Once we’d gone through the process of orienting them and generating the supports, we were ready to go. If you’ve got a crowed platform for building, then there are additional tools for automating and tweaking the layout of multiple parts (but we didn’t need them in this instance).

To set the machine building, you pour the resin (it’ll hold 200ml from a 1l bottle), let it settle a bit, then hit the Form button in the software. This starts the transfer process and the model is sliced and sent to the machine. When it’s ready to build, you have to confirm with a push of the button on the front of the unit and away it goes.

It’s worth noting that this machine doesn’t require that you have a workstation plugged into while it’s building - just while it’s sending the data.

In the case of this build, that took 10 minutes or so, and we were notified via the software that it was OK to unplug the mac and let the machine do it’s thing while we cracked on with other jobs at hand.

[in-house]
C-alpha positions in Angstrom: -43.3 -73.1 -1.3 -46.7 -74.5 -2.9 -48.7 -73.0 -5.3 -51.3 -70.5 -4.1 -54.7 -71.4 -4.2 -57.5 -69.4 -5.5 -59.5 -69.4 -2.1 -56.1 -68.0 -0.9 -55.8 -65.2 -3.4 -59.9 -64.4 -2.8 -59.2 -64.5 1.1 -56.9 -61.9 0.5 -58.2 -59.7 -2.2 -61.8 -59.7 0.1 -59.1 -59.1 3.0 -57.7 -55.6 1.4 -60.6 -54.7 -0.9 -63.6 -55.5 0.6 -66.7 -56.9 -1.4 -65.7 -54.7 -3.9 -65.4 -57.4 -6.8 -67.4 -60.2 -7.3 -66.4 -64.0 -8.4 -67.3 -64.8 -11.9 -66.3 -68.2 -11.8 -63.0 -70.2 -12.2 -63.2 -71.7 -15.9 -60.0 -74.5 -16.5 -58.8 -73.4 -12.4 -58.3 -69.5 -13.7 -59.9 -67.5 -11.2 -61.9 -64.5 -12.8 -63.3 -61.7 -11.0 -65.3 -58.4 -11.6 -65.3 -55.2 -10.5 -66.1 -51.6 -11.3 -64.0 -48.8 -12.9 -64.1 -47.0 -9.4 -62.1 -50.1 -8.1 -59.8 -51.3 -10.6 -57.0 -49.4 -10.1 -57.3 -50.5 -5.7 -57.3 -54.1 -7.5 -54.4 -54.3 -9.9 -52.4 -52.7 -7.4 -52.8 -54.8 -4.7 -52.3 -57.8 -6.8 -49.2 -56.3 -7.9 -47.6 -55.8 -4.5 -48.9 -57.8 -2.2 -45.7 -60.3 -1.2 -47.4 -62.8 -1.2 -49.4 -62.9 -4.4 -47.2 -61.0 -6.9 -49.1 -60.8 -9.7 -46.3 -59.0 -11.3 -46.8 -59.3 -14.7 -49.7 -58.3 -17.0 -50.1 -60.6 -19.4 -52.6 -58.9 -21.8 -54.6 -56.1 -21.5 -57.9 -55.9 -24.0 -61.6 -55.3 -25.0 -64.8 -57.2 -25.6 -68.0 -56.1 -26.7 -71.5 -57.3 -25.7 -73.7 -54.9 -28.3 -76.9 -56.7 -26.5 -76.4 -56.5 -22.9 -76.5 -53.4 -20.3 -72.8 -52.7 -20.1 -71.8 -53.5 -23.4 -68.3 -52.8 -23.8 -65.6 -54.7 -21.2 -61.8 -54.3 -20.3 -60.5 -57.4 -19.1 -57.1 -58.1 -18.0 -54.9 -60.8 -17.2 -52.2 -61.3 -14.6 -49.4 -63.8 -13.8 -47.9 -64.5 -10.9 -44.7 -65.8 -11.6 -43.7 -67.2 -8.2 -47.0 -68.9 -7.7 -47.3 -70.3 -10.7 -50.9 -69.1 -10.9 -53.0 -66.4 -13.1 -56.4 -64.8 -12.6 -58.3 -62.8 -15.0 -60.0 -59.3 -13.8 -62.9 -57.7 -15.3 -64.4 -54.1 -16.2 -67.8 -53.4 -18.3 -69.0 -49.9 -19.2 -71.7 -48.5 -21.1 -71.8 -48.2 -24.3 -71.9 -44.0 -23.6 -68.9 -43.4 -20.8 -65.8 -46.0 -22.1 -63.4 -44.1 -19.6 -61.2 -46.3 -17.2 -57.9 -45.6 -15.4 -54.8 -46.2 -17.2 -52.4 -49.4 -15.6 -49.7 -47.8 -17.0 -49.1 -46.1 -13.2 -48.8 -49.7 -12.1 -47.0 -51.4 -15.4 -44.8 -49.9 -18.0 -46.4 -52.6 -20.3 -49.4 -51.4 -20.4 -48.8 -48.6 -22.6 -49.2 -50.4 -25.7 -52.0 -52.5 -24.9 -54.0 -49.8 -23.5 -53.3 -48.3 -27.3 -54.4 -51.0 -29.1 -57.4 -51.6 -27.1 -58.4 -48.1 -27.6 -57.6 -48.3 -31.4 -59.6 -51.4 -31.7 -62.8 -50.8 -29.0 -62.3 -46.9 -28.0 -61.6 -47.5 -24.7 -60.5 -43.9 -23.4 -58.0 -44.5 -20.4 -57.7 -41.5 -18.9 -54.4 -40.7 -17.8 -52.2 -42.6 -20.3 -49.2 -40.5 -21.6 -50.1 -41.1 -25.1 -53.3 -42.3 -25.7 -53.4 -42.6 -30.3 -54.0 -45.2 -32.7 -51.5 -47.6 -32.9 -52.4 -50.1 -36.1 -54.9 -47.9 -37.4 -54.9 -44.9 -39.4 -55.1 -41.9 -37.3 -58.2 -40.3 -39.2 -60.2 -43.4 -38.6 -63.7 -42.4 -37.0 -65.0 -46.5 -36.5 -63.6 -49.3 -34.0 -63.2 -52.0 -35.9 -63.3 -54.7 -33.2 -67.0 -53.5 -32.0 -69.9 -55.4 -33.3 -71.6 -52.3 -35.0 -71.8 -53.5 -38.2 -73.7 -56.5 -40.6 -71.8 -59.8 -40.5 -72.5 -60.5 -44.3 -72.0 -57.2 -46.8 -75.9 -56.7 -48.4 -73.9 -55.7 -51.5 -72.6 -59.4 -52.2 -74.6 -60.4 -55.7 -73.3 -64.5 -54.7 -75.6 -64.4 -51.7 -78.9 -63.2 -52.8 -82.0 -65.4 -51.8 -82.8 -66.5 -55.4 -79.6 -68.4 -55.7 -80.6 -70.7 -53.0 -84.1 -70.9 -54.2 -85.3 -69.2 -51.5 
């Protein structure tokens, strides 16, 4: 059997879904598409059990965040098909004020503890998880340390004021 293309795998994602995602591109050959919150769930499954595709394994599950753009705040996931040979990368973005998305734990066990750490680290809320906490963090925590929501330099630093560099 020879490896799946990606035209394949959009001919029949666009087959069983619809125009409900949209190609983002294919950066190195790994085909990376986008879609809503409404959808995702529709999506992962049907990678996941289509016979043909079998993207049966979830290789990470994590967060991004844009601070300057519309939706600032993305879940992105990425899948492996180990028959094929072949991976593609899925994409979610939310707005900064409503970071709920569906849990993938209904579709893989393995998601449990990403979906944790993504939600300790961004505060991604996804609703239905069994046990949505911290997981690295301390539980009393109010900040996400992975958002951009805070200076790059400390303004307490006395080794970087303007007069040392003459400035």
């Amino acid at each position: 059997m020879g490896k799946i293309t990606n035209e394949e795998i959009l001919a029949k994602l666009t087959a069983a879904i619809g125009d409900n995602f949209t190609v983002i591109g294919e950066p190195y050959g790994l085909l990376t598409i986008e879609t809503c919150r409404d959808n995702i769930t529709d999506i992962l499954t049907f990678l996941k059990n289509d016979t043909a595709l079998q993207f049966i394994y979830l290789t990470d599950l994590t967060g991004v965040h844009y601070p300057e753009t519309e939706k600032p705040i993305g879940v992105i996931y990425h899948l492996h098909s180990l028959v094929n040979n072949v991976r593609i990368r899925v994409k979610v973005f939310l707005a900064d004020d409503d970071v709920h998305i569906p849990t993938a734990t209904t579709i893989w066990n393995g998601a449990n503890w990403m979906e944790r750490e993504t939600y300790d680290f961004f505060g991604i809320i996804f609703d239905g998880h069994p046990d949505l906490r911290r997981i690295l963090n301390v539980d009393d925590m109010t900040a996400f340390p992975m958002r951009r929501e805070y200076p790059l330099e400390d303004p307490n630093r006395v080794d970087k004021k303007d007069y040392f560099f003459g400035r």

So, with that done, we’re sat here, listening to the machine whirl away.

Initial impressions

First impressions are good. The machine has an interesting audible characteristic.

It runs silently while the laser is tracing each layer, then a few seconds of whirring while the machine peels away from the just built layer and readjusts for the next.

Compared to FDM machines that many might be familiar with, it’s much quieter and, after a while, you don’t really notice any noise at all. In a busy design office, you won’t notice it at all, above the usual noise.

For those that know their ambient noise, it runs at about 60 dB close to the unit.

Another benefit is that there’s no perceptible smell from this machine at all. Something that desktop FDM users will be more than familiar with.

At present, the first build is chunking away. We’ve got 75 minutes to go:

Check back tomorrow to see what the results are like, how the first post processing walk through goes and how it’s going.

If you’re into the twitter thing, then Al is posting thoughts and photos as he goes. You can check on on the hashtag #168dayswithaform1